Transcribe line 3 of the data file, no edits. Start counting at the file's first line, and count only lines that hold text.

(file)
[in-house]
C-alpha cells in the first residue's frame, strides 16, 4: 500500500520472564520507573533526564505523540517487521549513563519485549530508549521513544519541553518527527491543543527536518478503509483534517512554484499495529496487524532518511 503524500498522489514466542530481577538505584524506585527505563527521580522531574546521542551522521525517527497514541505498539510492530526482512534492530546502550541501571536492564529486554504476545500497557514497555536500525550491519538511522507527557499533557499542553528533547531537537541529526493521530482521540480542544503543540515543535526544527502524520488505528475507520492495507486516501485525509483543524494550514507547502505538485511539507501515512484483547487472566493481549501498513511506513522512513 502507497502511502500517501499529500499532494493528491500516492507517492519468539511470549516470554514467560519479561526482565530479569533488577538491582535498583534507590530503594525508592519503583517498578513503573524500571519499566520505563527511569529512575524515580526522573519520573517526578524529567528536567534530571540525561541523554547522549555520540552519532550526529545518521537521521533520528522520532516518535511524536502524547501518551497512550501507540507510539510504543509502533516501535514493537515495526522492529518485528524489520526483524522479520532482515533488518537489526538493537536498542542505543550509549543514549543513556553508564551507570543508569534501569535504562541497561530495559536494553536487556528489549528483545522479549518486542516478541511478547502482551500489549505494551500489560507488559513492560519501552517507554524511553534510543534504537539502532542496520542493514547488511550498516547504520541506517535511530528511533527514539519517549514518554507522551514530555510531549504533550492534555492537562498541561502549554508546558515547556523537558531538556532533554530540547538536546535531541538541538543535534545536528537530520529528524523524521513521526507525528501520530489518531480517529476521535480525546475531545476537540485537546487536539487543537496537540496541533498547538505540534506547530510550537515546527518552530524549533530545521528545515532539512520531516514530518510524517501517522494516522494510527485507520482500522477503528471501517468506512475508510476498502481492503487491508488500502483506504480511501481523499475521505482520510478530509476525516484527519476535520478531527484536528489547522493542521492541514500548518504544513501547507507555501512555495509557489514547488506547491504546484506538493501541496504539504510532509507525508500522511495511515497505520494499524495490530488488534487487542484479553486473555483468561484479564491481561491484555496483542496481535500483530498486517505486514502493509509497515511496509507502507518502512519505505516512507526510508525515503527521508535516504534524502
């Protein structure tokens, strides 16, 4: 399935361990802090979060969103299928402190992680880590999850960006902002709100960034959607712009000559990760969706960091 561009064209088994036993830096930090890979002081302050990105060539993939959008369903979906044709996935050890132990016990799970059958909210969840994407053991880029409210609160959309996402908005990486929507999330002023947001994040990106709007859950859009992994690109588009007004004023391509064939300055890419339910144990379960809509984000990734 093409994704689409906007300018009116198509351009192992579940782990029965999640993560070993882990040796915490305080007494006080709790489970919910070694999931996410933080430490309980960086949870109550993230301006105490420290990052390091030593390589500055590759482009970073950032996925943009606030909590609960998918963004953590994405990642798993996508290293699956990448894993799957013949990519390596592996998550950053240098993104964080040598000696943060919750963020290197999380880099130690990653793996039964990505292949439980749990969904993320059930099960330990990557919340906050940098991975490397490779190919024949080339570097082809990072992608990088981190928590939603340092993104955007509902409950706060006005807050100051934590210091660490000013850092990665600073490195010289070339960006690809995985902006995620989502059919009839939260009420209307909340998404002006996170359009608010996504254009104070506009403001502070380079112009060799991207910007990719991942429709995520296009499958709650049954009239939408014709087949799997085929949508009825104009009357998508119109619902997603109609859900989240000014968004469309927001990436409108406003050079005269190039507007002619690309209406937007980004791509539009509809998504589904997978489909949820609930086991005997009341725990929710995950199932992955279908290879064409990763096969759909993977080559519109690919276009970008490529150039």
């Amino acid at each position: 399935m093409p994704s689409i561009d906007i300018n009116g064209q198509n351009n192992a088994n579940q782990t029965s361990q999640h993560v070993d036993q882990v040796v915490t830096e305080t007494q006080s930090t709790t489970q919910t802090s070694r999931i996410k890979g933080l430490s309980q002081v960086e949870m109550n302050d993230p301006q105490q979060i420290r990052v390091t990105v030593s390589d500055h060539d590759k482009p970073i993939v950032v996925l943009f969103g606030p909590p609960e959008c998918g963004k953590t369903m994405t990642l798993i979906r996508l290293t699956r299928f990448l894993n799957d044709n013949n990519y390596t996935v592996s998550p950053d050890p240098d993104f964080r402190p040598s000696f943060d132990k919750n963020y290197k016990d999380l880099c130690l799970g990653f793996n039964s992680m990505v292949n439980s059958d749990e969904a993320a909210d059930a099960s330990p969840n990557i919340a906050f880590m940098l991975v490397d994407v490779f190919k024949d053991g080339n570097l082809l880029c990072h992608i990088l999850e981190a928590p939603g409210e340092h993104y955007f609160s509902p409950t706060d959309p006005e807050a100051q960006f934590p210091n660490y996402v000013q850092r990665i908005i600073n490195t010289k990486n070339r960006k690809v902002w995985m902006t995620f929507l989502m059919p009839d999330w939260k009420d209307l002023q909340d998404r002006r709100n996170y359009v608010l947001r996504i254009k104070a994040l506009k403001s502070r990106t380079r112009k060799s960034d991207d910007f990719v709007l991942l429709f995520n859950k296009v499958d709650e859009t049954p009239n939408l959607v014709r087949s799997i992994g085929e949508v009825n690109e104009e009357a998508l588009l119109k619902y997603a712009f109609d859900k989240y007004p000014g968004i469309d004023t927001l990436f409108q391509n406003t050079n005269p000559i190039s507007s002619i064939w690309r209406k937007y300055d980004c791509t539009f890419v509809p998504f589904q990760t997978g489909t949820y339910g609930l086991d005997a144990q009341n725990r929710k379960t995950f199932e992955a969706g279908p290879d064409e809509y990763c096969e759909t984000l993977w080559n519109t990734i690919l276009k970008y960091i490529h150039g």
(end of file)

């Protein structure tokens, strides 16, 4: 399935361990802090979060969103299928402190992680880590999850960006902002709100960034959607712009000559990760969706960091 561009064209088994036993830096930090890979002081302050990105060539993939959008369903979906044709996935050890132990016990799970059958909210969840994407053991880029409210609160959309996402908005990486929507999330002023947001994040990106709007859950859009992994690109588009007004004023391509064939300055890419339910144990379960809509984000990734 093409994704689409906007300018009116198509351009192992579940782990029965999640993560070993882990040796915490305080007494006080709790489970919910070694999931996410933080430490309980960086949870109550993230301006105490420290990052390091030593390589500055590759482009970073950032996925943009606030909590609960998918963004953590994405990642798993996508290293699956990448894993799957013949990519390596592996998550950053240098993104964080040598000696943060919750963020290197999380880099130690990653793996039964990505292949439980749990969904993320059930099960330990990557919340906050940098991975490397490779190919024949080339570097082809990072992608990088981190928590939603340092993104955007509902409950706060006005807050100051934590210091660490000013850092990665600073490195010289070339960006690809995985902006995620989502059919009839939260009420209307909340998404002006996170359009608010996504254009104070506009403001502070380079112009060799991207910007990719991942429709995520296009499958709650049954009239939408014709087949799997085929949508009825104009009357998508119109619902997603109609859900989240000014968004469309927001990436409108406003050079005269190039507007002619690309209406937007980004791509539009509809998504589904997978489909949820609930086991005997009341725990929710995950199932992955279908290879064409990763096969759909993977080559519109690919276009970008490529150039």